The growth of the Garden City
CULTURAL tourism is the new policy behind the growth of Al Ain, as the city seeks to position itself as separate from – but complementary – to the tourism offerings of the other cities in the UAE.
According to Mubarak Al Muhairi, director general of Al Ain’s Economic Development & Tourism Promotion Authority, the development of the city as a tourism destination has been a matter of steady progression over the last three years, which should start to have marked results this year.
“In order to appeal internationally, Al Ain also has to market itself in the UAE and regionally,” he said. “There is no point trying to attract large numbers of tourists if you aren’t equipped to handle them. So the government has been developing the infrastructure, extending the international airport, and paving the way over the next 12 months, which we believe will be a time of considerable tourism growth.”
Al Muhairi added, “The city comes into its own in summer, where the climate is significantly cooler and drier than the sweltering humidity of the coastal cities of Abu Dhabi and Dubai. In many countries around the world, the residents move out of the city and into the mountains when the summer heat gets too much. And with fewer and fewer people taking extended summer breaks to go to Europe, we really see Al Ain as offering an alternative for weekend breaks for UAE residents.”
The city looks like no other in the Emirates: unlike the high-rise metropolises of Abu Dhabi and Dubai, most of the buildings are three storeys high or lower, allowing for an uninterrupted view of the landscape. Apart from the roads that are lush with trees, bushes and flowers, the city has more than 70 public parks and gardens.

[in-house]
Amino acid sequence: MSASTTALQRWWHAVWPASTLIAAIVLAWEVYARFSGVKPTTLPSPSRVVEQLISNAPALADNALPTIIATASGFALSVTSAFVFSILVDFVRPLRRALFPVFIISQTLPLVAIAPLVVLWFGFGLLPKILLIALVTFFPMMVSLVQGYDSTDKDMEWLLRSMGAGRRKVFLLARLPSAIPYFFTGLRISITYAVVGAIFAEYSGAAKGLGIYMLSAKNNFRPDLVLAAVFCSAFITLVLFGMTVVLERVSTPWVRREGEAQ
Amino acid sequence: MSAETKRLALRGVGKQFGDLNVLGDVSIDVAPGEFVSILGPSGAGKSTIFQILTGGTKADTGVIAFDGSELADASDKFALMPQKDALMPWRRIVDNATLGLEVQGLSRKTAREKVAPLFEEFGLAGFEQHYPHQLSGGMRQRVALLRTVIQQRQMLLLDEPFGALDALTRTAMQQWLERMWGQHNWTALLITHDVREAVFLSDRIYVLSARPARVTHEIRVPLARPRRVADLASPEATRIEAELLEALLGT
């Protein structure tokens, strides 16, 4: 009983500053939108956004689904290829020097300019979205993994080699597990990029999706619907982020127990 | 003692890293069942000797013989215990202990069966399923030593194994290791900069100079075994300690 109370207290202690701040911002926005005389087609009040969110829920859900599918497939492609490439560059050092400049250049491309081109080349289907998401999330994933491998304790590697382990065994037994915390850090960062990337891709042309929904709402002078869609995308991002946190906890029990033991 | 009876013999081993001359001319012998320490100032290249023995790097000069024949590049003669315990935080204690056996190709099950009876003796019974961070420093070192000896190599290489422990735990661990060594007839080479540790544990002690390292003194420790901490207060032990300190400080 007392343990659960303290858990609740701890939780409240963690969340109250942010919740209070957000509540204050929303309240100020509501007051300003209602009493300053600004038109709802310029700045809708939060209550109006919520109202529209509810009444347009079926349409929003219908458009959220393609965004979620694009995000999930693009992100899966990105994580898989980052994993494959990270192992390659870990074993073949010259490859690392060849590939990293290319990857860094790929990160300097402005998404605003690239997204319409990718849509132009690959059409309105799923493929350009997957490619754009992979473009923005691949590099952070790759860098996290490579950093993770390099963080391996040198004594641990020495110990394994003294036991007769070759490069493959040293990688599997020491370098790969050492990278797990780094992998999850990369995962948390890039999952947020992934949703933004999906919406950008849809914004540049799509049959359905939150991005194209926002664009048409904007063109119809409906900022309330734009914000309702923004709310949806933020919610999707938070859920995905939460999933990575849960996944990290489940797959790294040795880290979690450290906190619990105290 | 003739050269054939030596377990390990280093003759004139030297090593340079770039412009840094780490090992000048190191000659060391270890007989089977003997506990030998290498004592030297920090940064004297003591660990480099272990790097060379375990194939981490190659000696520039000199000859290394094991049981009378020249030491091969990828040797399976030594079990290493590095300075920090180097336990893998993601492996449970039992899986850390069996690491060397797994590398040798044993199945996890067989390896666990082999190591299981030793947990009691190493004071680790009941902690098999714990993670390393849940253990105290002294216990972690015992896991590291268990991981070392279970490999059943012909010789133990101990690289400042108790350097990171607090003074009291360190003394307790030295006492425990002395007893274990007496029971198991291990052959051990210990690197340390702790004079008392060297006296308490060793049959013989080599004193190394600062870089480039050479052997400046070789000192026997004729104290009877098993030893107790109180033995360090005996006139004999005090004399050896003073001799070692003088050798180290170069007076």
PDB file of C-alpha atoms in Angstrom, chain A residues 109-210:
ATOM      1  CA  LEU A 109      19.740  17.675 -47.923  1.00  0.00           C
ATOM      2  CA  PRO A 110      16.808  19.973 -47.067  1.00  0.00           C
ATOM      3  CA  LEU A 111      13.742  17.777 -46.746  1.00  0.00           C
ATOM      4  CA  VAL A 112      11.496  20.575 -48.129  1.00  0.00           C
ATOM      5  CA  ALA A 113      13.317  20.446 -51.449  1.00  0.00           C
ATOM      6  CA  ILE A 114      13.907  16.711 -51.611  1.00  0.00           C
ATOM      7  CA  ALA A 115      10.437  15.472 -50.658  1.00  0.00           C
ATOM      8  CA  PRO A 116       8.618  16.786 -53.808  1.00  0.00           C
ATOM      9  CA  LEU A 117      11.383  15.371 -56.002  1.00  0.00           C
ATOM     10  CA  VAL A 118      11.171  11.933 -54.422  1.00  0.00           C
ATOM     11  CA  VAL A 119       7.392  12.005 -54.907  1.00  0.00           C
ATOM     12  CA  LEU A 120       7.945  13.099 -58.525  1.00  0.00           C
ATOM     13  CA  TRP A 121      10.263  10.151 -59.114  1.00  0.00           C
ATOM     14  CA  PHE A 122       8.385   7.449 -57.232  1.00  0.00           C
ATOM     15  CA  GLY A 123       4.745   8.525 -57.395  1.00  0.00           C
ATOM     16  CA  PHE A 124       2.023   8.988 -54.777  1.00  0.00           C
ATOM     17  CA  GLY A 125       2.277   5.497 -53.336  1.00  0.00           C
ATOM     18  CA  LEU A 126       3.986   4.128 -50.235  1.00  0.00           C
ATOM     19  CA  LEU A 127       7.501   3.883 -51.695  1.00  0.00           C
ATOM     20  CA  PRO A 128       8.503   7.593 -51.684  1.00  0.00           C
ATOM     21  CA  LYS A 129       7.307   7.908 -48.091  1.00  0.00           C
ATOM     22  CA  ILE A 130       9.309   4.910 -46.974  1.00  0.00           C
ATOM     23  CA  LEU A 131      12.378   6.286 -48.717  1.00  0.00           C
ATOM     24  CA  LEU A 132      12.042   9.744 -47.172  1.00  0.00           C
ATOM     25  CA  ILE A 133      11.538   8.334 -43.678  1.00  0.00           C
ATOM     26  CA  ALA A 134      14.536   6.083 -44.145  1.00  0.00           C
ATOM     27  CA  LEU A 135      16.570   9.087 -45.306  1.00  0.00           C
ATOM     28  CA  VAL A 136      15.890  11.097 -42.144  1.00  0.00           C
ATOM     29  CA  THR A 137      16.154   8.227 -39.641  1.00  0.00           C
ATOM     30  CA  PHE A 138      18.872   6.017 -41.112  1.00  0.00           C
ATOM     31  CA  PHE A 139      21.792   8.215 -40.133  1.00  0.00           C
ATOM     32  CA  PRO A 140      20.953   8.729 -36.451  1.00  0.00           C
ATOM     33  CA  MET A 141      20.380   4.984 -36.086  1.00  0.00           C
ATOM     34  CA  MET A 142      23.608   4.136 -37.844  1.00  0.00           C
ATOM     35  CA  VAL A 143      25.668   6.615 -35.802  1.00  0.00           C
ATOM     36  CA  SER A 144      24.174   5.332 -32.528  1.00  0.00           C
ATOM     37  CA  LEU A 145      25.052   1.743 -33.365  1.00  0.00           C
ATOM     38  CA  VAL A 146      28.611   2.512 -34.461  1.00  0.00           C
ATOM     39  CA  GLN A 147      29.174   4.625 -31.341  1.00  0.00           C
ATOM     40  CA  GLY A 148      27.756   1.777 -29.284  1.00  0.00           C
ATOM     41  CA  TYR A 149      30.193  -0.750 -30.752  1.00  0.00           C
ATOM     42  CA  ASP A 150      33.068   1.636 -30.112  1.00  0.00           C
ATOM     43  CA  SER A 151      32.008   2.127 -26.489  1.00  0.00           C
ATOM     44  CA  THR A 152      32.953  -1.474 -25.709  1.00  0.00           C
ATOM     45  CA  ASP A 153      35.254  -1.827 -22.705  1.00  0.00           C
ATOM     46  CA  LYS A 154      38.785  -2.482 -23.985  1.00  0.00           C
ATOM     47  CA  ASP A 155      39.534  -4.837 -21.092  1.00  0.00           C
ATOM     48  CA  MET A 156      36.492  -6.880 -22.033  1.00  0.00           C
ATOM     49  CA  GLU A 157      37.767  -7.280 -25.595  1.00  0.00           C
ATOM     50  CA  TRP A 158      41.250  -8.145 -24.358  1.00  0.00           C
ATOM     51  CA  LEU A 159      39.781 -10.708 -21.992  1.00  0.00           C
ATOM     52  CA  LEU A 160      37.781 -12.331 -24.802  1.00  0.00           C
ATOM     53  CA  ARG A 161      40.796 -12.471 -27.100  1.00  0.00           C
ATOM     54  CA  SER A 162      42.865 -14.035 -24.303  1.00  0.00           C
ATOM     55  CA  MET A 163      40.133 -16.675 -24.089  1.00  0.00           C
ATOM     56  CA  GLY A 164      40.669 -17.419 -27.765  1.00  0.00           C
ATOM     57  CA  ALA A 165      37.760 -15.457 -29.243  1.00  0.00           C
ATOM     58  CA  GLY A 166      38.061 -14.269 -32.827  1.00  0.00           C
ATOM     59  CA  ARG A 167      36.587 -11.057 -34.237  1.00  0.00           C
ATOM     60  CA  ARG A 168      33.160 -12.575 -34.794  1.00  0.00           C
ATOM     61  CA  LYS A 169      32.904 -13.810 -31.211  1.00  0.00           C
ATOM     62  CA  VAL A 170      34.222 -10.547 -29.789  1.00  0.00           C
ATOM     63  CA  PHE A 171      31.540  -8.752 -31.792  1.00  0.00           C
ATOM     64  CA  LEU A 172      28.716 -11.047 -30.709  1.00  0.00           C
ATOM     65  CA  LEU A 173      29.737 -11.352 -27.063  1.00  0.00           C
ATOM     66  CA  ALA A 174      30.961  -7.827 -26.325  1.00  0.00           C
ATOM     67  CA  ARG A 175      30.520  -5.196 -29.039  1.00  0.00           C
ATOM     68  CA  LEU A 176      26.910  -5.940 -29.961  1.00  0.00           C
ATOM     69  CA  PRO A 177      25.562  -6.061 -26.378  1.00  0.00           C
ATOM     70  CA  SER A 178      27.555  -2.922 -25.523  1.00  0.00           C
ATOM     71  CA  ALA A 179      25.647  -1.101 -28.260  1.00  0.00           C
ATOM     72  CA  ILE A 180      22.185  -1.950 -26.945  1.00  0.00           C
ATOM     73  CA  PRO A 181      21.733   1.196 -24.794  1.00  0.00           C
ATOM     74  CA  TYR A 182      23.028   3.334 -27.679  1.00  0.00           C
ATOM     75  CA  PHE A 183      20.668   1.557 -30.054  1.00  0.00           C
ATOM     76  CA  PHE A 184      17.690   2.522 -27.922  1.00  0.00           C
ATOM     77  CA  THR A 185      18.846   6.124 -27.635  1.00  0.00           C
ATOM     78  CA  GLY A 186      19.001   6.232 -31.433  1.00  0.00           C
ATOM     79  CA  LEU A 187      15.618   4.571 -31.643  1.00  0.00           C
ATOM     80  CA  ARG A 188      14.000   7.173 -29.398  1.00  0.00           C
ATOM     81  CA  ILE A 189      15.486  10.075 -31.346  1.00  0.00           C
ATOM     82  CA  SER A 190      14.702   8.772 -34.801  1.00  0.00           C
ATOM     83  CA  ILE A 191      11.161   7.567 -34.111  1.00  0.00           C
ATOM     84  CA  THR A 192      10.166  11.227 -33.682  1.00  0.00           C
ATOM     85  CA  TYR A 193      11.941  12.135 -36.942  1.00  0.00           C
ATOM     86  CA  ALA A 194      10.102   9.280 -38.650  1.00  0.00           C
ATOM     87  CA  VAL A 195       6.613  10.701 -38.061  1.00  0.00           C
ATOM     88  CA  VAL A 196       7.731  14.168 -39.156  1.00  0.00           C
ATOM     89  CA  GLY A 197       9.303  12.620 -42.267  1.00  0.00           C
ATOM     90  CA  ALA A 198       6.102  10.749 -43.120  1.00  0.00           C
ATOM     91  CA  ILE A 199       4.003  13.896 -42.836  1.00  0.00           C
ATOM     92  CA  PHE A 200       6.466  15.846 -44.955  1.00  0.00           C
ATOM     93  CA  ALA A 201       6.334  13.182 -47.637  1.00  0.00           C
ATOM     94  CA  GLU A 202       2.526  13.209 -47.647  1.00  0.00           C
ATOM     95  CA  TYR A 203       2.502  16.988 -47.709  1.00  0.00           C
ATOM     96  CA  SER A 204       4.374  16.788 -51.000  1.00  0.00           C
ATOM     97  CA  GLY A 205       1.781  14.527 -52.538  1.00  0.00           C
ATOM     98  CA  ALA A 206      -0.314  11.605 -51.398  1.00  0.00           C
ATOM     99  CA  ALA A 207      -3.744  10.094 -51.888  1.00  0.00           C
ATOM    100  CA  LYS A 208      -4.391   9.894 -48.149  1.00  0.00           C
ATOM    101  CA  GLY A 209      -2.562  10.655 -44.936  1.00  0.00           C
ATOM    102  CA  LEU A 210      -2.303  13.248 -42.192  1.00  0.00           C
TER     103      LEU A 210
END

The afforestation programme is thanks to HH Sheikh Zayed bin Sultan Al Nahyan, who grew up there, and has invested heavily in the protection of the culture as well as the development of the city. More than 150 million trees have been planted in the desert of Al Ain, with more trees being planted every day.
In fact, this ever-growing forest is changing the climate, increasing the humidity, which can be seen as clouds rising above the new trees. With the offerings of the other emirates kept in mind, the government has supported the development of Al Ain in four very distinct areas – agriculture, education, science and tourism – to help the city that is built on water, figuratively at least, attract increasing numbers of visitors in the 21st century.
Al Muhairi accepts the fact that landscape alone will not provide enough for many visitors, and acknowledges that the government is embarking on an ambitious programme of cultural and tourist events to add to established dates such as the International Flower Show.
The tourism programme is still under wraps, but Al Muhairi is clear to point out that the events will be complementary to the rest of the UAE’s activities.
He said: “The best way to attract increased numbers of regional and international guests to Al Ain is to offer something different to Dubai, Abu Dhabi and Sharjah. We have to look at Al Ain’s appeal for visitors looking for a twin-centre trip, not least as Dubai has achieved a surge in repeat visitors who are an excellent target market for us. While we don’t have the beaches and bustling city life of Dubai, we do have thousands of years worth of heritage, and some of the most beautiful scenery in this part of the world. And we are just 90 minutes from either Dubai or Abu Dhabi – perfect for a day trip or short stay.”